Microsoft Makes Big Virtualization Announcements
Are you ready to "Get Virtual Now?
" Microsoft certainly hopes so, and has a big day of product announcements ahead (they sent out a press release just after midnight ET in the U.S. Fortunately, I was up late watching football and caught the e-mail via my iPhone. Best game of the day: Chargers-Panthers. Game-winning touchdown pass by Carolina on the last play of the game!)
We'll have full coverage of the announcements coming up, but here's a preview of what's coming:
Microsoft will be releasing Hyper-V Server, the free, standalone version of Hyper-V that doesn't require Windows Server 2008, within 30 days. That's great news for those who don't want to have to buy Windows 2008 to get Hyper-V. The release says it will be available "at no cost" via the Web. I assume (but make no guarantees) that that means that the packaged version of Hyper-V will cost $28, the price Microsoft set for the hypervisor many months ago.
System Center Virtual Machine Manager 2008 (VMM 2008) will also be available within 30 days. VMM 2008 is Microsoft's version of VMware's VirtualCenter -- your one-stop shop for managing your virtual infrastructure. Some differences, however, include the ability to manage physical as well as virtual machines, and tools to manage VMware's ESX servers.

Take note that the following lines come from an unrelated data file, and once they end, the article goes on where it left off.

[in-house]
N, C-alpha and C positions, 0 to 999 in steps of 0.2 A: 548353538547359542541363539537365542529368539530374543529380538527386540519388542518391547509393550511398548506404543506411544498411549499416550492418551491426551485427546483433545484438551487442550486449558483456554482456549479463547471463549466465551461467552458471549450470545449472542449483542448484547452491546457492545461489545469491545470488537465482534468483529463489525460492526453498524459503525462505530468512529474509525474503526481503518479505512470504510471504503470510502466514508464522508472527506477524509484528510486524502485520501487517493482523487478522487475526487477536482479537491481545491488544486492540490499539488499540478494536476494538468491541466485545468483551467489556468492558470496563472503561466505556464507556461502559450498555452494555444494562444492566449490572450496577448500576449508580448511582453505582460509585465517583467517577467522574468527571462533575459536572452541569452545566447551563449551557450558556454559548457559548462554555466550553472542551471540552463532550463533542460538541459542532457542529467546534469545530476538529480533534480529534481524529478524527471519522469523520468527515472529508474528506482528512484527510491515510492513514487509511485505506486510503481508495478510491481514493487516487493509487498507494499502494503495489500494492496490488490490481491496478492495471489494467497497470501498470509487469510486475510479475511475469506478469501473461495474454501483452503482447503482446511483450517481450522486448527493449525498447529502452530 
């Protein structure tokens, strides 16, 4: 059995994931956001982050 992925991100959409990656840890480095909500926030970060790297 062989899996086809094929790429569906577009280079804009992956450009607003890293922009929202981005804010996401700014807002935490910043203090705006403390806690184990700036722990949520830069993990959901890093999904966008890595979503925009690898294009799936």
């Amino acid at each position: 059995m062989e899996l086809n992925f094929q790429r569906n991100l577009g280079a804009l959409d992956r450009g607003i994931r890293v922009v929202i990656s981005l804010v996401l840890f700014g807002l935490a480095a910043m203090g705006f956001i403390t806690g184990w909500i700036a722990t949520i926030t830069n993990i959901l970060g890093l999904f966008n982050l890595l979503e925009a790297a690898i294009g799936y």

A very juicy tidbit is this, from the release: "Microsoft demonstrated for the first time a live migration feature of Windows Server 2008 R2". So Microsoft has managed to solve the live migration puzzle, further leveling the playing field with ESX, which has had Live Migration for a long time. Live Migration, for the unitiated, means moving virtual machines (VMs) from one physical server to another without powering it (the VM) down. Microsoft's answer, upon the initial release of Hyper-V, was Quick Migration, which did involve turning a VM off, if only briefly. (One note: Microsoft officials have, for some time, attempted to minimize the benefit of Live Migration over Quick Migration, claiming that it won't make much of a difference to customers. I wonder if they'll sing the same tune now that they've added the feature in a soon-to-be-announced upgrade of Windows 2008? Will it still be a "not-that-big-a-deal" feature, or suddenly become very important, "something customers have been clamoring for"? We'll see.) In the press release, Microsoft didn't give a timeframe for Windows 2008 R2; we'll give you an update on that ASAP.
All in all, it looks to be a busy day for Microsoft. We'll be right here with you to let you know what's going on.
Posted by Keith Ward on 09/07/2008 at 12:48 PM